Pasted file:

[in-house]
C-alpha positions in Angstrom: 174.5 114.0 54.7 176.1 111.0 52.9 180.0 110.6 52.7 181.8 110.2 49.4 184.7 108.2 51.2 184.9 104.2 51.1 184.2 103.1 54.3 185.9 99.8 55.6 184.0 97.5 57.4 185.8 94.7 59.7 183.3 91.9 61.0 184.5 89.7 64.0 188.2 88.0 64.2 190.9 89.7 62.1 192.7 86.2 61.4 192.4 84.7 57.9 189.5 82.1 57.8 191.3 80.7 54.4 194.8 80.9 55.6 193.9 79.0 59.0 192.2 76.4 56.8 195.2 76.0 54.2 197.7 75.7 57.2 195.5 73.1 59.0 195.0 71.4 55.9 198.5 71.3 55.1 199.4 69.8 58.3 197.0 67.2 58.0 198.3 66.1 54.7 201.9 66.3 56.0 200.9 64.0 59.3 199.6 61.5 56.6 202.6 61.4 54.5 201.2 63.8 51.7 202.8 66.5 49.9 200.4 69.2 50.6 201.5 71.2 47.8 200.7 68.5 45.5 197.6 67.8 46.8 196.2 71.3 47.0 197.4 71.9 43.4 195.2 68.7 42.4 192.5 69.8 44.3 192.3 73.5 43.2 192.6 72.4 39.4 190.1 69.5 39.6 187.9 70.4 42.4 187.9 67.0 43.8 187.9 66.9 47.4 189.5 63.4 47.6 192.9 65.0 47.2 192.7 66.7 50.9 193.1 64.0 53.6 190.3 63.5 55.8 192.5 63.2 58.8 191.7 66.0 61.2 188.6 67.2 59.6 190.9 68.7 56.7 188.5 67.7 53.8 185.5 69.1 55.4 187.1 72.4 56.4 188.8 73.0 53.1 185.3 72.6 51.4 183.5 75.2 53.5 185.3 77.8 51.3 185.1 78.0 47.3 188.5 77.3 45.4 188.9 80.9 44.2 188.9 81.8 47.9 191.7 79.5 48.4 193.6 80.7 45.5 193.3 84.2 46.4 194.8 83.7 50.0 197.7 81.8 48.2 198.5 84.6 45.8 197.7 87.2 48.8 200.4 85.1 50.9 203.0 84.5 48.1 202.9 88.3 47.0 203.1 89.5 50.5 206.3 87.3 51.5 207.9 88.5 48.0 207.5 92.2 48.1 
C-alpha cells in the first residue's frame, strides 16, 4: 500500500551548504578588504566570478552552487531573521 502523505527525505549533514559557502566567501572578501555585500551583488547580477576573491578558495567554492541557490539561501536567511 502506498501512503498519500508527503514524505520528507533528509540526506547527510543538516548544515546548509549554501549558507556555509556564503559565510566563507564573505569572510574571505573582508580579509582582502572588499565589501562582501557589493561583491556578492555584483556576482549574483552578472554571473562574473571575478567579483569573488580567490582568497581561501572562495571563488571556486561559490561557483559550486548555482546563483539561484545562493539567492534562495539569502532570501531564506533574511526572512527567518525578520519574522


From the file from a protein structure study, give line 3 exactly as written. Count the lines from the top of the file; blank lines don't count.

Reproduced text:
C-alpha cells in the first residue's frame, strides 16, 4: 500500500551548504578588504566570478552552487531573521 502523505527525505549533514559557502566567501572578501555585500551583488547580477576573491578558495567554492541557490539561501536567511 502506498501512503498519500508527503514524505520528507533528509540526506547527510543538516548544515546548509549554501549558507556555509556564503559565510566563507564573505569572510574571505573582508580579509582582502572588499565589501562582501557589493561583491556578492555584483556576482549574483552578472554571473562574473571575478567579483569573488580567490582568497581561501572562495571563488571556486561559490561557483559550486548555482546563483539561484545562493539567492534562495539569502532570501531564506533574511526572512527567518525578520519574522